This year, as we mark the 20th anniversay of freedom we recall with pride that the advances our society has made were expressed through our founding democratically elected President Nelson Mandela.
President Mandela would be proud to see the signifcant progress we have made though much still needs to be done. “Today, all of us do, by our presence here, and by our celebrations in other parts of our country and the world, confer glory and hope to new-born liberty.
Out of the experience of an extraordinary human disaster that lasted too long, must be born a society of which all humanity will be proud.” These are powerful words of our former President Nelson Mandela delivered during his inaugural speech in 1994.
His prophetic words and vision continue to inspire us today as we mark twenty years since our new nation was born. As we enter Freedom Month, we should all be proud of the advances made towards realising the country that was envisioned in 1994. Society has fundamentally changed in countless ways, and we should all be proud of our successes despite the continued triple challenge of poverty, inequality and unemployment.
The Twenty Year Review Report released by the Presidency last month tells a good story of how far we have come in undoing the devastation inflicted by the 1913 Natives Land Act on the country, its people, economy and culture. This Act had changed the course of South African history.
It robbed black people of their dignity as they became dispossessed, disrespected and humiliated in the land of their birth. It dispossessed them of 87 per cent of the land and restricted their ownership to just 13 per cent, despite them making up more than 87 per cent of the population.
Sol Plaatjie wrote that the 13 per cent of land allocated to the majority of our people was chosen because of its “unsuitability for cultivation and its unhealthy climate”. The idea was to make black people dependent on whites and unable to earn a decent living. As a result they were forced to seek employment in the booming mining industry and on farms as cheap laborers.
The end of apartheid brought freedom for the dispossessed to own land. Freedom also enabled people who had been restricted to rural areas to move freely and migrate to urban areas in search of better economic opportunities. The democratic Government identified the need for land and agrarian reform as part of national reconciliation.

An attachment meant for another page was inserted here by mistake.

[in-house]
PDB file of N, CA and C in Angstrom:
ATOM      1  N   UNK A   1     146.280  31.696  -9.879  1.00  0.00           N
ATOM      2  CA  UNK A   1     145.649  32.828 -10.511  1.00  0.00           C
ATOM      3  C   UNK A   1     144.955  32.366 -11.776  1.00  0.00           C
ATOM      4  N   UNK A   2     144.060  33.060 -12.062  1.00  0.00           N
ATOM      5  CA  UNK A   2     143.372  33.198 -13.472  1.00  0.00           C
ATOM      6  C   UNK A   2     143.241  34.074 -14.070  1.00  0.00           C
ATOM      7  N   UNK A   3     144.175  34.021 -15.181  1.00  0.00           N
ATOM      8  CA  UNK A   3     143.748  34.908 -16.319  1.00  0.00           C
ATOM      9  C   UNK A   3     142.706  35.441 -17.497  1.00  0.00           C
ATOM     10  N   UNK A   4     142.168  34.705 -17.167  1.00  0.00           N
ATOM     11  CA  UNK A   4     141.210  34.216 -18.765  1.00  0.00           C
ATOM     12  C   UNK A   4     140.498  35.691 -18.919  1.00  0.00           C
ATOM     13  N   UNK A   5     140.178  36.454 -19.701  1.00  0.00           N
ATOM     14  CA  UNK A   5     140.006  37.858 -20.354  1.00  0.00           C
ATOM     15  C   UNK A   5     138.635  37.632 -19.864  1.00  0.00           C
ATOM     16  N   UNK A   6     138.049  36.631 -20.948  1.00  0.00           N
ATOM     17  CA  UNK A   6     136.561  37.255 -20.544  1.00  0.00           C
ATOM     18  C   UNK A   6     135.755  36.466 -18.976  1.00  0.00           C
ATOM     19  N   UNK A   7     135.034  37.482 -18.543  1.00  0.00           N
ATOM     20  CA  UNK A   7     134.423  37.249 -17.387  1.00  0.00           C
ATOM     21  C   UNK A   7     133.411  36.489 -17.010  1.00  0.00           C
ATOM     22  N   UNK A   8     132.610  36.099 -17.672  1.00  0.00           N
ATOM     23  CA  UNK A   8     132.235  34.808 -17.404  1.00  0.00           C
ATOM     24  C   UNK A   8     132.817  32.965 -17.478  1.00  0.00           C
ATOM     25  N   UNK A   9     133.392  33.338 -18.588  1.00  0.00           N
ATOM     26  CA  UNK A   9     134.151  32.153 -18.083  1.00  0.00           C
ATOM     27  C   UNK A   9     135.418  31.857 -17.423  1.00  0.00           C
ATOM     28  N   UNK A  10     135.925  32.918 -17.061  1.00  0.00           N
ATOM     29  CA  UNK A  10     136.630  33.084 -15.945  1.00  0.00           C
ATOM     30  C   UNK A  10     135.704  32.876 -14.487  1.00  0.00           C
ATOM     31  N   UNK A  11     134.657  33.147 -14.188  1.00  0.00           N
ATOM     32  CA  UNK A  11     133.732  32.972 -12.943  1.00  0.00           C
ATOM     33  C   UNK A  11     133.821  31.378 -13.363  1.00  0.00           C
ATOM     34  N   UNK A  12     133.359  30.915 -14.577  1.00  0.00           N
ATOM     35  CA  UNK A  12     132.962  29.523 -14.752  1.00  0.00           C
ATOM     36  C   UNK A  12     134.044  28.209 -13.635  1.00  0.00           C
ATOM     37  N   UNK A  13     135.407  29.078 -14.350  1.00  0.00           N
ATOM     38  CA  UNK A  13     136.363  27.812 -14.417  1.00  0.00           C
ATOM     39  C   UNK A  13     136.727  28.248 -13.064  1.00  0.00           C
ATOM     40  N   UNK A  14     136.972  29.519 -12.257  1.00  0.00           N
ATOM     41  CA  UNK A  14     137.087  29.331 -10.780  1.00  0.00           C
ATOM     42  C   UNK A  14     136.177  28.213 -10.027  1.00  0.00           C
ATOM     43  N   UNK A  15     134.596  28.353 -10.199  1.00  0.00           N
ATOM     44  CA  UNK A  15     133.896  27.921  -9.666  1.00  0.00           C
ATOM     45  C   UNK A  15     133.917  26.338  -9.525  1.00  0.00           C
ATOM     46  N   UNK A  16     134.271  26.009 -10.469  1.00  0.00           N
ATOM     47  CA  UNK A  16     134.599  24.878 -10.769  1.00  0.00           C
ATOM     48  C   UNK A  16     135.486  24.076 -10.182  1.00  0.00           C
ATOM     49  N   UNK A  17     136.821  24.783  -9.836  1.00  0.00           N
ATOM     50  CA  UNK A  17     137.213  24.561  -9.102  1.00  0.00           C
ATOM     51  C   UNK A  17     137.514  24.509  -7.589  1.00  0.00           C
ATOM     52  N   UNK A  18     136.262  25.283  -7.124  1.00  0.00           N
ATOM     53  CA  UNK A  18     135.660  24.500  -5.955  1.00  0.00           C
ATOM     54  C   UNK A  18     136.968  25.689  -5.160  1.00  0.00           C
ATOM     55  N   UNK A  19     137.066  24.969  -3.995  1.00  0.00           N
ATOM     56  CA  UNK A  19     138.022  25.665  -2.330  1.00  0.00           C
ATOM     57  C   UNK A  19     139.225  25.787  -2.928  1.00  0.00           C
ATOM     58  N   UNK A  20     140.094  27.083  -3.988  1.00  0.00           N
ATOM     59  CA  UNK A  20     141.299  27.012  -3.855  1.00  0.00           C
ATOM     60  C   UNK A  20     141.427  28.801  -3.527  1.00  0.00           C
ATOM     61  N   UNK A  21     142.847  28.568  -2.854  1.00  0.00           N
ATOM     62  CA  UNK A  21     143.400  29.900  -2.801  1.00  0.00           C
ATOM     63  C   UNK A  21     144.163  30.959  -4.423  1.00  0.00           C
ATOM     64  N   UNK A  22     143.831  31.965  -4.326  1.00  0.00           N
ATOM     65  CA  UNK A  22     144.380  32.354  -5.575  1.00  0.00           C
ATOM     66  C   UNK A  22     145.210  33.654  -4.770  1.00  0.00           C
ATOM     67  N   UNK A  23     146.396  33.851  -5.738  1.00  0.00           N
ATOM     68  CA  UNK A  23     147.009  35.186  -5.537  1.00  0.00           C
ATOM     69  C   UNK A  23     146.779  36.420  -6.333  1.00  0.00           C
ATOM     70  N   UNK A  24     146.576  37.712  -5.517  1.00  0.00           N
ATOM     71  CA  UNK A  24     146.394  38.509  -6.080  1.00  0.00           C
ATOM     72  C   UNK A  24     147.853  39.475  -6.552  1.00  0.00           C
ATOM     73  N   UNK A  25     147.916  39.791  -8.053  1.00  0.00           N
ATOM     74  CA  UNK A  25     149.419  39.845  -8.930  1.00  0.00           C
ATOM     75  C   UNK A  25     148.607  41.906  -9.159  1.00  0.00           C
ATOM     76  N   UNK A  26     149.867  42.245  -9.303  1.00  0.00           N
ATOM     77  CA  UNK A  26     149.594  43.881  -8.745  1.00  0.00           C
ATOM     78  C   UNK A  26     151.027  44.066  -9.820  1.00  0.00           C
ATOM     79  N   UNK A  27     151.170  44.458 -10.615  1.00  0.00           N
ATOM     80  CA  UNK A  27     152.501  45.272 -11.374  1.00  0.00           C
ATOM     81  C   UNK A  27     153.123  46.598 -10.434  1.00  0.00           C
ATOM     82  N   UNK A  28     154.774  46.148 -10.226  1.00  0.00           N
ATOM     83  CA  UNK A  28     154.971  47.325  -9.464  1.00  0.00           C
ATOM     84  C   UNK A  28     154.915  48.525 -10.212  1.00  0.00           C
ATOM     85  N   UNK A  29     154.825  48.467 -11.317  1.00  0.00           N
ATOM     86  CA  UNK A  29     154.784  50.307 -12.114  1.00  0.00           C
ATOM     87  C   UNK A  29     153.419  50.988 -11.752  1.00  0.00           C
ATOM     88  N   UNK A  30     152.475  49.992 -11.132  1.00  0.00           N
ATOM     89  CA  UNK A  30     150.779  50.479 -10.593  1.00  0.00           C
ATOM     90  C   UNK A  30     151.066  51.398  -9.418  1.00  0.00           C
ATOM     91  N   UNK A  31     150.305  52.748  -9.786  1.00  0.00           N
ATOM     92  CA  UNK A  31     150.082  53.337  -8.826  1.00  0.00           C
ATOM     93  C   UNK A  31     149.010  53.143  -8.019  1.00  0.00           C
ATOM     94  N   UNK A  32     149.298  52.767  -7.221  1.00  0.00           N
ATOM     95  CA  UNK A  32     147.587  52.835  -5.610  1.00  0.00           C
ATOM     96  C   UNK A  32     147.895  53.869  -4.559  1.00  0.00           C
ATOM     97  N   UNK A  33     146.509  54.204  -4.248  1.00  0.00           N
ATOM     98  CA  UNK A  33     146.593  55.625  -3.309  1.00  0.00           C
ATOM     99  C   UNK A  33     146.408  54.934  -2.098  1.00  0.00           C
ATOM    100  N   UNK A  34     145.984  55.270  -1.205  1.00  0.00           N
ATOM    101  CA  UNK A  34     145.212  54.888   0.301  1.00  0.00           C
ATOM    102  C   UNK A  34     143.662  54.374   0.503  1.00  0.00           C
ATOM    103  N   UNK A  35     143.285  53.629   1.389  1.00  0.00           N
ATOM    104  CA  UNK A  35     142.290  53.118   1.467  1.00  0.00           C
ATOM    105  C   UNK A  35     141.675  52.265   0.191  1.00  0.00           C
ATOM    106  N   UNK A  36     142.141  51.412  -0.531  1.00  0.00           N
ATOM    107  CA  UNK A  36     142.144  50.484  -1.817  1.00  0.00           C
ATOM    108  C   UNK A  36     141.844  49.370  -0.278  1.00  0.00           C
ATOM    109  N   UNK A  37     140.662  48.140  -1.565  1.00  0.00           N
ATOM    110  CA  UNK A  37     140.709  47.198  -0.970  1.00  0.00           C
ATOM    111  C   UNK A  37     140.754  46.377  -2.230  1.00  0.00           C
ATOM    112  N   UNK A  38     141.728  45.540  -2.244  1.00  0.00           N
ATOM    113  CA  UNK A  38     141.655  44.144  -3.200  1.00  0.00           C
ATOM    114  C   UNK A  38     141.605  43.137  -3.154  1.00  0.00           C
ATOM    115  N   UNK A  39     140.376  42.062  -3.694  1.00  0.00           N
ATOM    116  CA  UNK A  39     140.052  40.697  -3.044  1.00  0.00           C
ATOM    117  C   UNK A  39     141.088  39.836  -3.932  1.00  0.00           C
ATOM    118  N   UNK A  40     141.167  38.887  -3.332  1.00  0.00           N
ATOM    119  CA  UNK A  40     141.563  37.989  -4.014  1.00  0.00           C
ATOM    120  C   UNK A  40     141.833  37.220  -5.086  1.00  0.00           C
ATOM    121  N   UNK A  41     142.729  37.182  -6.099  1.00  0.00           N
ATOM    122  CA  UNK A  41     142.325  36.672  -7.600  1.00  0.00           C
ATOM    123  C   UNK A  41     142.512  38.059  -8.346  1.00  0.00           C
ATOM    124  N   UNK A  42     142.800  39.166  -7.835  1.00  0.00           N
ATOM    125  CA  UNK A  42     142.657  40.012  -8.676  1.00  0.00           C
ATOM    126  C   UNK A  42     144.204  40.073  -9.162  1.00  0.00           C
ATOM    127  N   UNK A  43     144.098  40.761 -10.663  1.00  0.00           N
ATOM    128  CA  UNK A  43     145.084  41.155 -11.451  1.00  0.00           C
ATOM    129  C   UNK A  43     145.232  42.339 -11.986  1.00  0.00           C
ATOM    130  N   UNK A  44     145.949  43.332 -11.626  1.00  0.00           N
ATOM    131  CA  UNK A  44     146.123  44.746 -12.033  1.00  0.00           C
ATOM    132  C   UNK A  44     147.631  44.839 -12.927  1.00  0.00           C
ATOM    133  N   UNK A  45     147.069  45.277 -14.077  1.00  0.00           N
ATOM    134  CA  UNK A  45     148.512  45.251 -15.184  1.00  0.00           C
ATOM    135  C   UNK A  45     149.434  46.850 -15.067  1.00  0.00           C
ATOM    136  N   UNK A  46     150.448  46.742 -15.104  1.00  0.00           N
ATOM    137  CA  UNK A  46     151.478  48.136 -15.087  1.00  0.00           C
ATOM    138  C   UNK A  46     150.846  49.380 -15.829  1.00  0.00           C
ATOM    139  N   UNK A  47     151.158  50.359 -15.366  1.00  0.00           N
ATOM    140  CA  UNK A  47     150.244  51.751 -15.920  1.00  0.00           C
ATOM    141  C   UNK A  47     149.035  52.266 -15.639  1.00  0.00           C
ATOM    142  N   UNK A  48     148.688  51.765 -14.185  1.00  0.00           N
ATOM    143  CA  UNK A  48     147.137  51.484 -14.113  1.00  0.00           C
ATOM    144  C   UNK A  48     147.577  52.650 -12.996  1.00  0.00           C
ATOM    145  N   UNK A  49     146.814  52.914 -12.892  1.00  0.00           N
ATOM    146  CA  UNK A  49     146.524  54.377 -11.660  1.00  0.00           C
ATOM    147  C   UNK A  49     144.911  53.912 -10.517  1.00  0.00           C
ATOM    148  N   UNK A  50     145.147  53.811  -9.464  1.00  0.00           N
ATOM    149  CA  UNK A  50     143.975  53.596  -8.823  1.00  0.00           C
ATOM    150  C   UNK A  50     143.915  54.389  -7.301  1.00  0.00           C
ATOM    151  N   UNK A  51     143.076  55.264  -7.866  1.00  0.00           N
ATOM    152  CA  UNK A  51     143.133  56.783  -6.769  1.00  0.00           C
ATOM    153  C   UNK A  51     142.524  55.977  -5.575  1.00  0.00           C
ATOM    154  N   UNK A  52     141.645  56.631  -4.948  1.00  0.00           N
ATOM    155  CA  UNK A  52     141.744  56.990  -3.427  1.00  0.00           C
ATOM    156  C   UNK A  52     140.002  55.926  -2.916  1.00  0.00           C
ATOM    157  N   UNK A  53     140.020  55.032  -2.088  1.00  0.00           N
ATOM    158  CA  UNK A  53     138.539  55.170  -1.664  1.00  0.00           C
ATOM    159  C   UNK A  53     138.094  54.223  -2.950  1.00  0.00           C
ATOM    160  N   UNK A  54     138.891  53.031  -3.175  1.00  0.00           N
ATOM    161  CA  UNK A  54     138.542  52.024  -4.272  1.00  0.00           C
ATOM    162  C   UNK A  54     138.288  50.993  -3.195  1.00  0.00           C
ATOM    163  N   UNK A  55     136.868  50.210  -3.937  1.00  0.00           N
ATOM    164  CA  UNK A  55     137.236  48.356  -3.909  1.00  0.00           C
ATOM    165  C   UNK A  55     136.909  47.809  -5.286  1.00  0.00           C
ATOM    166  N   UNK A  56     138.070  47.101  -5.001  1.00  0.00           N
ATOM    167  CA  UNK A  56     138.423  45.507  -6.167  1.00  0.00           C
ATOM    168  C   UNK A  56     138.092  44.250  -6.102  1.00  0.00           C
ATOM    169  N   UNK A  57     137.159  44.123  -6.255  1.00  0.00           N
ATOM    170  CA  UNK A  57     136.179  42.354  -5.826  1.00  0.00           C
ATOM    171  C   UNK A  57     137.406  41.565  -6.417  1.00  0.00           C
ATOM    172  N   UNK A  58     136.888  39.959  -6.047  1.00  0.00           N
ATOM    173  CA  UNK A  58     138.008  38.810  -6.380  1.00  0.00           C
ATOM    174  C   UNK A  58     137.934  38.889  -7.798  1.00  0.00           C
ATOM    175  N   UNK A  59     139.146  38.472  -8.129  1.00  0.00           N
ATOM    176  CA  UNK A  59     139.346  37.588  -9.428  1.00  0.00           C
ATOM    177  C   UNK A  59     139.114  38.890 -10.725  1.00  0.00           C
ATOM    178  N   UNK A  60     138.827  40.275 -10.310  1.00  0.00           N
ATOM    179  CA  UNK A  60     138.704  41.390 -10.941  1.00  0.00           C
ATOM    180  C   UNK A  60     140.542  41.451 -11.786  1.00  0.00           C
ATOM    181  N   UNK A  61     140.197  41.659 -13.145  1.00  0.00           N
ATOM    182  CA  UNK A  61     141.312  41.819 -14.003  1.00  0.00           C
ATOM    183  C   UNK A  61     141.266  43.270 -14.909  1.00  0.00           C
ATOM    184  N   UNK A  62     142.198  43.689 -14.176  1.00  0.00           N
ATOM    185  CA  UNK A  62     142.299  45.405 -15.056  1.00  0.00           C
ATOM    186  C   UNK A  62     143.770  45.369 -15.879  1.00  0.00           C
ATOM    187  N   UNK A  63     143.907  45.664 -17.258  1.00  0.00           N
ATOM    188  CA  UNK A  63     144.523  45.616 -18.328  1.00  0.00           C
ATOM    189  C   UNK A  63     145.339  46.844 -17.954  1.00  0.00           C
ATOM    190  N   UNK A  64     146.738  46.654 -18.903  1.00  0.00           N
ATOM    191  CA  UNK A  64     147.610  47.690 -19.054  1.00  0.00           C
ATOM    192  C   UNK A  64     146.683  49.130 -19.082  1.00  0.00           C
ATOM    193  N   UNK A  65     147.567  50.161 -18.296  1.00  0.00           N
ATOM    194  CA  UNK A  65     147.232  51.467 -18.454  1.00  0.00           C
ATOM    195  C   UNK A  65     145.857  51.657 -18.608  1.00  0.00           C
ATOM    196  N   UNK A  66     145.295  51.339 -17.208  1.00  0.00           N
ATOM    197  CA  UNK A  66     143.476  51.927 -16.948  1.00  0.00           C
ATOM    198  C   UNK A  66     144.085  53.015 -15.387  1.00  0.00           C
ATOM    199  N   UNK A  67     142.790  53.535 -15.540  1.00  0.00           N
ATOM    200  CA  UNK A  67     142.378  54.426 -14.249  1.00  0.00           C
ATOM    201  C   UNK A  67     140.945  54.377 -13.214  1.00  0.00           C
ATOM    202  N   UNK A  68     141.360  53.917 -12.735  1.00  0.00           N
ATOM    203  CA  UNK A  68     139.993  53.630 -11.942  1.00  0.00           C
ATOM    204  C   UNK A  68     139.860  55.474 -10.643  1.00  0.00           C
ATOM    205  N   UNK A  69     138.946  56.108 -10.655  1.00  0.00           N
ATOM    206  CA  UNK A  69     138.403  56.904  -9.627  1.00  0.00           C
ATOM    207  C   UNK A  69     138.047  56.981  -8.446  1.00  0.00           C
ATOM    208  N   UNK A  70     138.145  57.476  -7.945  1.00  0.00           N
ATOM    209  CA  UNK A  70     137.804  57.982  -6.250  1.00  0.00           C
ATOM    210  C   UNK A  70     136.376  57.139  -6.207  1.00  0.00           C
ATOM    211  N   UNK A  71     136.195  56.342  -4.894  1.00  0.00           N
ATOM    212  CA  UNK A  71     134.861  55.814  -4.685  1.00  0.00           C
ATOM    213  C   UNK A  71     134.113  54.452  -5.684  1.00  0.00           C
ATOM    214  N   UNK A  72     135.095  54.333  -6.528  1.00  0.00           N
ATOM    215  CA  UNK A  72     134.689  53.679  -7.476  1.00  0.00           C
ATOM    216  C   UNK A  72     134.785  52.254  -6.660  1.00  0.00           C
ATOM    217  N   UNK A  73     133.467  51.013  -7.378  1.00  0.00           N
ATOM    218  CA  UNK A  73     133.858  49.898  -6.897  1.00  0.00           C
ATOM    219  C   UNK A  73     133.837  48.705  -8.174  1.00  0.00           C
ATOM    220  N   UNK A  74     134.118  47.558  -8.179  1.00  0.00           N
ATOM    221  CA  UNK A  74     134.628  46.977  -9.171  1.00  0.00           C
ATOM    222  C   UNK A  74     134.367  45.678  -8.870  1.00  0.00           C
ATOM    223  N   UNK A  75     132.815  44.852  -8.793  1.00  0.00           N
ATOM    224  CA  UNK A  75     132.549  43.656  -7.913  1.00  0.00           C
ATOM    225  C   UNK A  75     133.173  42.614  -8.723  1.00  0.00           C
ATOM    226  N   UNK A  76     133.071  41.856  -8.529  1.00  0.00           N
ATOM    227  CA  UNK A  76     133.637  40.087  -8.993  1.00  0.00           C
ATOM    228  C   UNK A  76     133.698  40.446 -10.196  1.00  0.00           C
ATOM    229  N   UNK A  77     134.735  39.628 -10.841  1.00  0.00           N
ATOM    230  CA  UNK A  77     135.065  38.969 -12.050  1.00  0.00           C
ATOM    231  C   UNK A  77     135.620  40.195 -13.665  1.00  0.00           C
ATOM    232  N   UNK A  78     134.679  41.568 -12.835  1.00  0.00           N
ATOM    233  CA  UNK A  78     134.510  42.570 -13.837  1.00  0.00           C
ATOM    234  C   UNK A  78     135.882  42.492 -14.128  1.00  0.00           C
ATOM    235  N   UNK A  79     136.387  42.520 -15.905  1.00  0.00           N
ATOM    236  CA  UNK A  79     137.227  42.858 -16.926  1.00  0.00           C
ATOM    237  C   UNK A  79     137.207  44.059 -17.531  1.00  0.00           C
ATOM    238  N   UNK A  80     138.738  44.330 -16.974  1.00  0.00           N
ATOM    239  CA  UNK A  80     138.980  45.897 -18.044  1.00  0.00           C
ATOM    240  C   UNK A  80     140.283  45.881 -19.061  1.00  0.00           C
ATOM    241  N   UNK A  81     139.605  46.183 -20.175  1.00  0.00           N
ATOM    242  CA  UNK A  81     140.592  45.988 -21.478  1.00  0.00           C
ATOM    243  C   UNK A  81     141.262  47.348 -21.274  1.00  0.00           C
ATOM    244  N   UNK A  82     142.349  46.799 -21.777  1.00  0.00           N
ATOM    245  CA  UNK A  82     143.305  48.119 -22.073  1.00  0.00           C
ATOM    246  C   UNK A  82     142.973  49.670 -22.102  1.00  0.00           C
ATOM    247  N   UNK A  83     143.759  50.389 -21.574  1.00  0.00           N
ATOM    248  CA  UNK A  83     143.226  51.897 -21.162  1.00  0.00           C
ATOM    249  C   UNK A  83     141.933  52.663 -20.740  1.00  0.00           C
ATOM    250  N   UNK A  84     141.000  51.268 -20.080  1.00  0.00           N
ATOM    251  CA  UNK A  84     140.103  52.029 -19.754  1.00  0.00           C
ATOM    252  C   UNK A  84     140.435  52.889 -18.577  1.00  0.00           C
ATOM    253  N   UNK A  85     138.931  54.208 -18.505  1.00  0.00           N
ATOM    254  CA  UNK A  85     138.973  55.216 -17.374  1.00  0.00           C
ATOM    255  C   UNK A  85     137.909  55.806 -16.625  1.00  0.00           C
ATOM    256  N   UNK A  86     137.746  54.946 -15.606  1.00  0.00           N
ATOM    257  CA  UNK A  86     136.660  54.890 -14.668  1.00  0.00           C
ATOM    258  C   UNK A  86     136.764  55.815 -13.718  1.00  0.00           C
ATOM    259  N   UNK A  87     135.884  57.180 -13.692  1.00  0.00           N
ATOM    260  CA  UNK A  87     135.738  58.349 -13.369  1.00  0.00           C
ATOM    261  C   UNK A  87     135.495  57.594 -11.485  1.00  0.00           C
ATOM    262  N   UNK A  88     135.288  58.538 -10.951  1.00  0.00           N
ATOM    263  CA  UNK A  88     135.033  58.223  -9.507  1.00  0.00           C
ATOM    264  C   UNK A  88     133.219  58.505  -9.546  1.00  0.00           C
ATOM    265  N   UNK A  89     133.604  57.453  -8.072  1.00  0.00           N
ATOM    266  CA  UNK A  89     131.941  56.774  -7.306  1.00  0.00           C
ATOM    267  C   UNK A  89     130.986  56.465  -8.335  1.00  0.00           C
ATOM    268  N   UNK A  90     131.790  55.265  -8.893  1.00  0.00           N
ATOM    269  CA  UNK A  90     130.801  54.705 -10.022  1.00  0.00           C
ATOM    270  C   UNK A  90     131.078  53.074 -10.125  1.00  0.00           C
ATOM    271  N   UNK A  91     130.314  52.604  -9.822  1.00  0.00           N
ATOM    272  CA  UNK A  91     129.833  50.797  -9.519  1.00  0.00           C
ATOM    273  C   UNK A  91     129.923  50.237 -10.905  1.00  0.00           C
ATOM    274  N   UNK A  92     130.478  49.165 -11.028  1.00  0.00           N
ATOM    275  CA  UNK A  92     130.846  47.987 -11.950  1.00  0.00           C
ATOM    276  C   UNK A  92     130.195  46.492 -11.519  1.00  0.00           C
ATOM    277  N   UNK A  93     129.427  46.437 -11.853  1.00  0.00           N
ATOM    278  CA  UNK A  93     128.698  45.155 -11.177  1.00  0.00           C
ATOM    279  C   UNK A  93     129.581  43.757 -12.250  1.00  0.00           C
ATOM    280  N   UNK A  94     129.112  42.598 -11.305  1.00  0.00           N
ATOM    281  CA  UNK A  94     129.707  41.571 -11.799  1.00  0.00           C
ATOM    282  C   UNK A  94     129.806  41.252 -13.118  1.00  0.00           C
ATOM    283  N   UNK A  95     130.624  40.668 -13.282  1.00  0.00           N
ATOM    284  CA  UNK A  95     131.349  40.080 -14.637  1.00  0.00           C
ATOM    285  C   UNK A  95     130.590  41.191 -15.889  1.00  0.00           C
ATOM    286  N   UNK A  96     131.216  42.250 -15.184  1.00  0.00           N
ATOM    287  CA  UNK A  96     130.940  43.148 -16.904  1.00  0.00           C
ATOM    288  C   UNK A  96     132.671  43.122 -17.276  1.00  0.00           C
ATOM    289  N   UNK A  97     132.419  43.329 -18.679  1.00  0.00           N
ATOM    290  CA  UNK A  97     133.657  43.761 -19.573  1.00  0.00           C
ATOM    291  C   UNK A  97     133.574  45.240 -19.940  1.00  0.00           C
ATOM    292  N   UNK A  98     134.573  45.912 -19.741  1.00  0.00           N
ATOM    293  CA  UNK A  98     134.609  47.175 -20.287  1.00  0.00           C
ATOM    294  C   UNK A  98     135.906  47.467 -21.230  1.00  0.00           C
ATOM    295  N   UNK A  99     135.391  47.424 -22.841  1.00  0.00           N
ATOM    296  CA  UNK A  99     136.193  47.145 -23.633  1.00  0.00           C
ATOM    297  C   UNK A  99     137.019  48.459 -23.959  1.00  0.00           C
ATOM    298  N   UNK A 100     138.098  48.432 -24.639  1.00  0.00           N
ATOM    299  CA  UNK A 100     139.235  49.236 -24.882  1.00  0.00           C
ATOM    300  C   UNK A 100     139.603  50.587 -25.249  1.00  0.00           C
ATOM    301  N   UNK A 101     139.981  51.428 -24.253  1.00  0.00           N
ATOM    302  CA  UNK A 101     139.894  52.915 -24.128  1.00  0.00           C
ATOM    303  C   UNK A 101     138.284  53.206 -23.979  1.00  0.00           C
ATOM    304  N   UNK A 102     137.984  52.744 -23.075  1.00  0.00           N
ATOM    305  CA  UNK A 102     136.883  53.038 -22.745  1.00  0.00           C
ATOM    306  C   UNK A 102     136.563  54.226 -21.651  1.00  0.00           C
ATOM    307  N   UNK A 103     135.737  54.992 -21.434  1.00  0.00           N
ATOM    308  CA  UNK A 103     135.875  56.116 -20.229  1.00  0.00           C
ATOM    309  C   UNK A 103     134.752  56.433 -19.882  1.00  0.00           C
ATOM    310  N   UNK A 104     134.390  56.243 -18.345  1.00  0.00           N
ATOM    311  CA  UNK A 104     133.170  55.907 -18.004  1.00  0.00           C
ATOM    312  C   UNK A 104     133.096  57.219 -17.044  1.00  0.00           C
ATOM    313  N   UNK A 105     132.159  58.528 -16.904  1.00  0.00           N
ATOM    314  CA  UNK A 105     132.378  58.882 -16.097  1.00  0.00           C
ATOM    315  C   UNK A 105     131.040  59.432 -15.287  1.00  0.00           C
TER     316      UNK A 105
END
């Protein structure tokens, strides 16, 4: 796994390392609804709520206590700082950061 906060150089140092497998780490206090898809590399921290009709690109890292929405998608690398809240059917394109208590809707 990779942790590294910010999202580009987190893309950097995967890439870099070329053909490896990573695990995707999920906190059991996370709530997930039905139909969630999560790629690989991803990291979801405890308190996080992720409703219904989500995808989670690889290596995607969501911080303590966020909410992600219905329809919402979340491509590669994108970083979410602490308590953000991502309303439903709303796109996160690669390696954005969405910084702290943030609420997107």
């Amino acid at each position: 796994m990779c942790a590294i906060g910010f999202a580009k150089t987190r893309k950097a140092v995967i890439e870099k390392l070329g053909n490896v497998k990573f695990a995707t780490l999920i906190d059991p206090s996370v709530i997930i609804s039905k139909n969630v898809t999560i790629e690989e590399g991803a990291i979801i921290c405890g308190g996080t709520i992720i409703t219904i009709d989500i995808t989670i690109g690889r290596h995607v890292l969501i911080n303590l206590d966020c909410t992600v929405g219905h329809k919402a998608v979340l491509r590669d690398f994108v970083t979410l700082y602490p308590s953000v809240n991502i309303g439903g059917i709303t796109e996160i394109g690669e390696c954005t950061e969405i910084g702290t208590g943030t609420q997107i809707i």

The Twenty Year Review states that government policy for agrarian transformation involved ensuring more equitable access to land, water, economic institutions, finance and infrastructure for landless people, farmworkers and smallholder farmers. This included raising productivity and diversifying rural economies, and rural employment. The equitable distribution and ownership of land is important for various reasons.
The three drivers of our economy, namely mining, agriculture and real estate largely takes place on the land which was illegally seized in 1913. In 1994 Government enacted the Restitution of Land Rights Act to return land to persons and communities dispossessed of their property rights or to alternatively compensate them.
In terms of the Act, a person, a deceased estate, a descendant or a community that had been dispossessed of land rights after 19 June 1913 was entitled to lodge a claim for the restitution by no later than 31 December 1998. Out of approximately 80 000 land claims lodged before the cut-off date, more than 74 000 have been settled.
Land acquired since the start of the programme in 1995, amounts to 4001 land parcels, translating into 1.443-million hectares.
Government has spent R16-billion on restitution, R10 billion to settle 77 148 claims for land acquisition and R6 billion on 71 292 financial compensation claims. Parliament recently passed the Restitution of Land Rights Amendment Bill to extend the date for the lodging of claims for restitution to 31 December 2018. This demonstrates that Government is committed to give more dispossessed South Africans the opportunity to lodge claims and ultimately own land.
Speaking at the opening of the National House of Traditional Leaders in Cape Town earlier this year, President Jacob Zuma stated: “Work continues to acquire more land, and to improve the ownership patterns of land in our country, to correct the historical injustice of 1913."
The Twenty Year Review points out that despite good progress made to transfer land to black people, land reform has not yet realised its full potential to stimulate economic growth and employment, especially in the agricultural sector. According to it, only 24 per cent of black households are involved in agricultural activities and very few commercial farms are owned by black people. In addition, a large number of land reform beneficiaries are not using the land productively.
It is against this background that Government is providing support in terms of training and development to those who have received land through the land reform programme. We are addressing the challenges as a matter of urgency while at the same time ensuring food security, economic and political stability.
During Freedom Month and while celebrating our 20 Years of Freedom, we should look back with pride at how we have changed the landscape of our country for the better.
Land ownership has improved the economic status of a number of communities and fostered a culture of entrepreneurship and has led to increased self-reliance in food production. We are indeed a country that is better off than we were before 1994.
Phumla Williams is acting CEO of the Government Communication and Information System (GCIS)